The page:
The Register editorial: EPA letter should be a wakeup call

The following editorial appeared in the Des Moines Register on July 19, 2012. Read the full online version here.

Many of Iowa’s rivers and streams are filthy. Some lakes smell like toilets. Residents receive numerous warnings about fecal matter and bacteria that make swimming unsafe. Nitrates threaten drinking water. Our hundreds of polluted waterways further contaminate the Mississippi River, and Iowa contributes to the vast “dead zone” in the Gulf of Mexico, an oxygen-depleted region where little to no sea life can exist.

Why is our water so dirty? The state’s agricultural businesses, including 7,000 animal feeding operations, is a significant reason. Why do they do so much damage to the environment? Elected officials let them.

So a recent letter to the Iowa Department of Natural Resources from the U.S. Environmental Protection Agency is really no surprise. It informed Chuck Gipp, director of the DNR, that an informal investigation found regulatory problems with large-scale animal agricultural operations. Raising animals for food creates a lot of waste, and too much of it ends up in Iowa’s rivers and lakes.

According to the EPA report, the DNR is not conducting proper oversight, not acting on violations and does not have adequate penalties in place when violations occur. The state isn’t meeting even the minimal federal requirements for animal confinements. The DNR has 60 days to explain what action it will take to ensure we are protecting our waterways and complying with the Clean Water Act.

But the report is a symptom of a bigger problem: Politicians don’t want to stand up to the powerful farm lobby by adequately regulating operators and requiring them to be good stewards of the environment.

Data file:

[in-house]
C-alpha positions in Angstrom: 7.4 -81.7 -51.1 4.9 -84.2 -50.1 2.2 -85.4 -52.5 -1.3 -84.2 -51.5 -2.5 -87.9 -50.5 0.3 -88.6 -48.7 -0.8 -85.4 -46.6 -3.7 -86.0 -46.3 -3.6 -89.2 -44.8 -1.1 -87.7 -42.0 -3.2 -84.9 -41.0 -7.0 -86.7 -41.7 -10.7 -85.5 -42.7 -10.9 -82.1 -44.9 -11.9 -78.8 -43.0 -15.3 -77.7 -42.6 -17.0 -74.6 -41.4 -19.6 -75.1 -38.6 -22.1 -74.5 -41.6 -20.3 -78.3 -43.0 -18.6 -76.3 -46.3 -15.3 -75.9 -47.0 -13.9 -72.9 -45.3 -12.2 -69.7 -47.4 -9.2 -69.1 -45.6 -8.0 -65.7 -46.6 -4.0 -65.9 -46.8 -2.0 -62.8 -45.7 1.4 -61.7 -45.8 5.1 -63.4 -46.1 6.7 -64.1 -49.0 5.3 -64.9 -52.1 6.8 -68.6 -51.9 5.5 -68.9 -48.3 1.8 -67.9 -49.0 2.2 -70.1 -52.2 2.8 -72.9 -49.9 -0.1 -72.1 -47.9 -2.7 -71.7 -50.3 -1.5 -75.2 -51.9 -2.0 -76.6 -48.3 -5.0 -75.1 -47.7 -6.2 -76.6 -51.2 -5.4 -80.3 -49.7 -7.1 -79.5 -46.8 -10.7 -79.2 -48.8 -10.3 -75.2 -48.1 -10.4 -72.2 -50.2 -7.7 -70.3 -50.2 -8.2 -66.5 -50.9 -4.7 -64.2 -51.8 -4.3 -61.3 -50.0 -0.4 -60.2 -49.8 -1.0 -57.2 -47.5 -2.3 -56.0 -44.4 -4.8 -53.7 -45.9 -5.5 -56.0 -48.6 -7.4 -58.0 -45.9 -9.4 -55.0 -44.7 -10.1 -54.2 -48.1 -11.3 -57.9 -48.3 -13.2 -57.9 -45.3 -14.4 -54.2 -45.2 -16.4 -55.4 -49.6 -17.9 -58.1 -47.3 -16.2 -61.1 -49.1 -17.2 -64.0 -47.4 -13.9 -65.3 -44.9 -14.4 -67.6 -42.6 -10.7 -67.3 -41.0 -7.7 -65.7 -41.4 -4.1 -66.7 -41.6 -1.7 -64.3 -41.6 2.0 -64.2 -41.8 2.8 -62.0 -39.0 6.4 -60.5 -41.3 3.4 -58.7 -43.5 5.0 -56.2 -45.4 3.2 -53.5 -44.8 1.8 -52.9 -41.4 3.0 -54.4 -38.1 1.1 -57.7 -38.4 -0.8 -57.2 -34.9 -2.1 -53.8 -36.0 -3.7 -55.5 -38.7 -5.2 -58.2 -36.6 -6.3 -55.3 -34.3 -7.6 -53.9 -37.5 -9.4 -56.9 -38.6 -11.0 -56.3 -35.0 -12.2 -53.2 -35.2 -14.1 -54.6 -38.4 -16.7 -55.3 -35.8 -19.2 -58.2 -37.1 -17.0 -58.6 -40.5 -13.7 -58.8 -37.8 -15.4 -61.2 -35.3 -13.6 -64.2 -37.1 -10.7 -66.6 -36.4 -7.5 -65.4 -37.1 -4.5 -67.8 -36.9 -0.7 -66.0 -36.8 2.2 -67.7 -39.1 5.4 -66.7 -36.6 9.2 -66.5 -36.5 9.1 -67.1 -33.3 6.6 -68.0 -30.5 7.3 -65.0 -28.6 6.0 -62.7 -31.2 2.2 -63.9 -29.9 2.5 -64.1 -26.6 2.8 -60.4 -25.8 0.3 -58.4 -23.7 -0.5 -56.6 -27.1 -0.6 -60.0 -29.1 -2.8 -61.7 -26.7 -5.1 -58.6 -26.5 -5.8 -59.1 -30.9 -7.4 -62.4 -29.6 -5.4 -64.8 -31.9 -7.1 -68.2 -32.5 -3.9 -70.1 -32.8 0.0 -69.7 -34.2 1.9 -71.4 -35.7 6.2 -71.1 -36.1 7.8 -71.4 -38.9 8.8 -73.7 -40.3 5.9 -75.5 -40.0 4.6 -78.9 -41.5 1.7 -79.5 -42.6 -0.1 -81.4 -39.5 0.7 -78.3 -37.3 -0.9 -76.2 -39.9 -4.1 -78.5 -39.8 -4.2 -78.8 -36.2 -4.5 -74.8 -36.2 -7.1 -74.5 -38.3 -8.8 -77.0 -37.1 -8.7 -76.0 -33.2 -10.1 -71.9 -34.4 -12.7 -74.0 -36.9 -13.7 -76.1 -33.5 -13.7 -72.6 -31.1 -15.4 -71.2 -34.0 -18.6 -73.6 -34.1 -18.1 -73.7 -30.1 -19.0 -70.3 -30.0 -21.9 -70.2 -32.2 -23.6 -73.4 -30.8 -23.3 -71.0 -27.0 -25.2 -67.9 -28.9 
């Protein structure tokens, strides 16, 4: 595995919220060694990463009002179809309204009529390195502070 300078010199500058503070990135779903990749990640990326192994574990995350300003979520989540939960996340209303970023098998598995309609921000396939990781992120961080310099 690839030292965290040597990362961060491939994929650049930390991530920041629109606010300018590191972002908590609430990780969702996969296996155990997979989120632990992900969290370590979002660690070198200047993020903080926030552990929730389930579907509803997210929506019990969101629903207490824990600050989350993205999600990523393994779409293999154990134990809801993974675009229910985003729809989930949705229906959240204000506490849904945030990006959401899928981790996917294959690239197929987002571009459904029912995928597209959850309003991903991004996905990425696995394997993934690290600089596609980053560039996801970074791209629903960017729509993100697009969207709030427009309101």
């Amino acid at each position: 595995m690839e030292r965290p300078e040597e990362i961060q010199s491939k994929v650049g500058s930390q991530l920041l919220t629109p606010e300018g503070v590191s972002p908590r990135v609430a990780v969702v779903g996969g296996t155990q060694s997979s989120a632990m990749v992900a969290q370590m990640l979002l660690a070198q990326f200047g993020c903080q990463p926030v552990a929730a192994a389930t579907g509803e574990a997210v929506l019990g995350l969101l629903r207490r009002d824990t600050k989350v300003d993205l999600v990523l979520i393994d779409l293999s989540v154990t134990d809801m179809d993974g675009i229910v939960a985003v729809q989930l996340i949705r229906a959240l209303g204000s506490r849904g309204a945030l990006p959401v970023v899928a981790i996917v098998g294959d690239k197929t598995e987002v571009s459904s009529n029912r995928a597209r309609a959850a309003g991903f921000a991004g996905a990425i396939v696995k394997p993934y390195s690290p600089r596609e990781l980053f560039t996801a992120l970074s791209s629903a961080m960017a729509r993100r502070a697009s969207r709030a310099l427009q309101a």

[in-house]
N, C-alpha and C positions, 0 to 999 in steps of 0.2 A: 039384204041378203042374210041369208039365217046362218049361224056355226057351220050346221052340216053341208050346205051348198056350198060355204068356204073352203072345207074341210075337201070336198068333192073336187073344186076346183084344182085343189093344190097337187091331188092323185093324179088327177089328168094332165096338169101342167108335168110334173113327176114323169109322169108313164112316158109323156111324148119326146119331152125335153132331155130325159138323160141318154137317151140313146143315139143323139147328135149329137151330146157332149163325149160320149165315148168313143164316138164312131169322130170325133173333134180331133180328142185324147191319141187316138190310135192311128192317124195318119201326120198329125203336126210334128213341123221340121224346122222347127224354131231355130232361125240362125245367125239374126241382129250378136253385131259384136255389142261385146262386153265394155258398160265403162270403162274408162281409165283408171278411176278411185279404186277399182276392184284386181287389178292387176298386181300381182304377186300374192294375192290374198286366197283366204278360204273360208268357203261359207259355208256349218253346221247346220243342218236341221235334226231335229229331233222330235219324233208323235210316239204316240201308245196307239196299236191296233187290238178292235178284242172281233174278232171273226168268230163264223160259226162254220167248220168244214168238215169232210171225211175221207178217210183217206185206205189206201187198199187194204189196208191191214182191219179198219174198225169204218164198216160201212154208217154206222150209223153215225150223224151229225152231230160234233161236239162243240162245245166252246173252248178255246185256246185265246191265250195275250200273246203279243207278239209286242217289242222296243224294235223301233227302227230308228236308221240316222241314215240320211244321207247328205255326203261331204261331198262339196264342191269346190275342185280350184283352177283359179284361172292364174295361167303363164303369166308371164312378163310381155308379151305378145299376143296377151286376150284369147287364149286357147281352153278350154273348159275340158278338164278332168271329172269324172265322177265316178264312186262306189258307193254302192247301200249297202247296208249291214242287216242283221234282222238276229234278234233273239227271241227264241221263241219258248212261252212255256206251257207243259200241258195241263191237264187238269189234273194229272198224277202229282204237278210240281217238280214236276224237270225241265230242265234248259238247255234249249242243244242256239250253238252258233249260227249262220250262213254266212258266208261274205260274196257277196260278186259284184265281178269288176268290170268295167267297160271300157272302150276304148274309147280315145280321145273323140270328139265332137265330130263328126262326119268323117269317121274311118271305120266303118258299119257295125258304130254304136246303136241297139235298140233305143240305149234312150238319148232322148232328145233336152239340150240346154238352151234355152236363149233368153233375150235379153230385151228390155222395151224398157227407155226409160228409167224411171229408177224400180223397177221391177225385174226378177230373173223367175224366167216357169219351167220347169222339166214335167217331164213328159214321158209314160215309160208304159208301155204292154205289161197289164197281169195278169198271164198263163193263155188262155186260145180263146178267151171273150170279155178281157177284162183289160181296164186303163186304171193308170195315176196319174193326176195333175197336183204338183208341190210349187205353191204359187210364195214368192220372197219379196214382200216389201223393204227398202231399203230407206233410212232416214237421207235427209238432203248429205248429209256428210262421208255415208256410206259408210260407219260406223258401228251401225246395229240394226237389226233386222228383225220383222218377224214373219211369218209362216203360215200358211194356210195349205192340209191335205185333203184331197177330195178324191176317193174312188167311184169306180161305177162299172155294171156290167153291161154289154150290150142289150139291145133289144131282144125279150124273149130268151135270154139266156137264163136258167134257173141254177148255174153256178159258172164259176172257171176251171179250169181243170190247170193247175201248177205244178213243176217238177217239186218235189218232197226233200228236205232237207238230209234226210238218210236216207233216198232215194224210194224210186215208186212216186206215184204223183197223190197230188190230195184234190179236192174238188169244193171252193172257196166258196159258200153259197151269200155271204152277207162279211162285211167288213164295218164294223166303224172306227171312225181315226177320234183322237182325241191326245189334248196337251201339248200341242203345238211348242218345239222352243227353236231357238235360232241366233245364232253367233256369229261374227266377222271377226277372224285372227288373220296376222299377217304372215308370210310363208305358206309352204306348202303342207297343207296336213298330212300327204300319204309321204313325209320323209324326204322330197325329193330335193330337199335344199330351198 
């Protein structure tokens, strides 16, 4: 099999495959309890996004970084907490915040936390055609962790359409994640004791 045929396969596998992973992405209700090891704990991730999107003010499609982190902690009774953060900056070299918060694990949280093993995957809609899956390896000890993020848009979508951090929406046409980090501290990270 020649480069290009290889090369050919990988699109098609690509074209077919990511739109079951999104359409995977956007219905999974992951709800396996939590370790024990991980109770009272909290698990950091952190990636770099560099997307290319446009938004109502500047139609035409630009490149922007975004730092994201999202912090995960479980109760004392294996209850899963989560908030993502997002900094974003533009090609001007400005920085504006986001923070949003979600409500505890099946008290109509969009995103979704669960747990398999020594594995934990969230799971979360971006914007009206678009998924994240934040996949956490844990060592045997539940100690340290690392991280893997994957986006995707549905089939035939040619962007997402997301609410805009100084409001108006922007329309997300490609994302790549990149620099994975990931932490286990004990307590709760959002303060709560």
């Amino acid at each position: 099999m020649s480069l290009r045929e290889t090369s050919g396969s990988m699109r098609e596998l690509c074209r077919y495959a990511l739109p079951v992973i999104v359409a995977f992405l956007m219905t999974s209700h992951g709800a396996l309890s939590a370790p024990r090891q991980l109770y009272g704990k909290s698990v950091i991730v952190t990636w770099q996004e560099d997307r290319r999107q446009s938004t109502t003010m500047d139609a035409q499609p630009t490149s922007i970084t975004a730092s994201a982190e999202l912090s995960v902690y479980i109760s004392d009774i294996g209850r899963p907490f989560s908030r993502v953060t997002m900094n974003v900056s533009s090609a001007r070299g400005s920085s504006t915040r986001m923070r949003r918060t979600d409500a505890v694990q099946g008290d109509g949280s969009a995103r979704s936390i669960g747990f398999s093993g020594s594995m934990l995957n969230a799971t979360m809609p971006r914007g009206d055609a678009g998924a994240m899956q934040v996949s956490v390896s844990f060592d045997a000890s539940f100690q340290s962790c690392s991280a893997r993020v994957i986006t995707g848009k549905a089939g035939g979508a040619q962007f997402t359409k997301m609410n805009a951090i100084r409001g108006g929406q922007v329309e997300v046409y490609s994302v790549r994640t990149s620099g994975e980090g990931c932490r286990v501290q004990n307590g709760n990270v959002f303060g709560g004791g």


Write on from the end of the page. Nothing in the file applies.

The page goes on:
The 40-page EPA report refers to hundreds of water quality complaints that come to the DNR each year and a 2010 law related to feeding operations. Lawmakers included a provision stating any rules adopted “shall be no more stringent than the federal requirements.”

Our elected officials enact laws to ensure there is little regulation. They underfund state agencies that oversee agricultural operations. They send a message to go easy on polluters. And the rest of us pay the price with dirty water. That compromises recreational and tourism opportunities, which affects this state’s economy.

“The big picture is that Iowa has gone out of its way to do as little as possible,” said Tarah Heinzen, an attorney for the Environmental Integrity Project, one of the groups that filed a petition that led to the EPA investigation. “The DNR doesn’t have the resources or the political will to go out and enforce the law. It also forgoes all those penalties and fees, which are sources of revenue.”

Yes, agriculture is an important part of Iowa’s economy and employs tens of thousands of Iowans. But residents also want a clean environment, as evidenced by overwhelming voter support in 2010 to create a fund for conservation and recreation. Healthy farm businesses and clean waterways can coexist — if state officials finally make the latter a priority.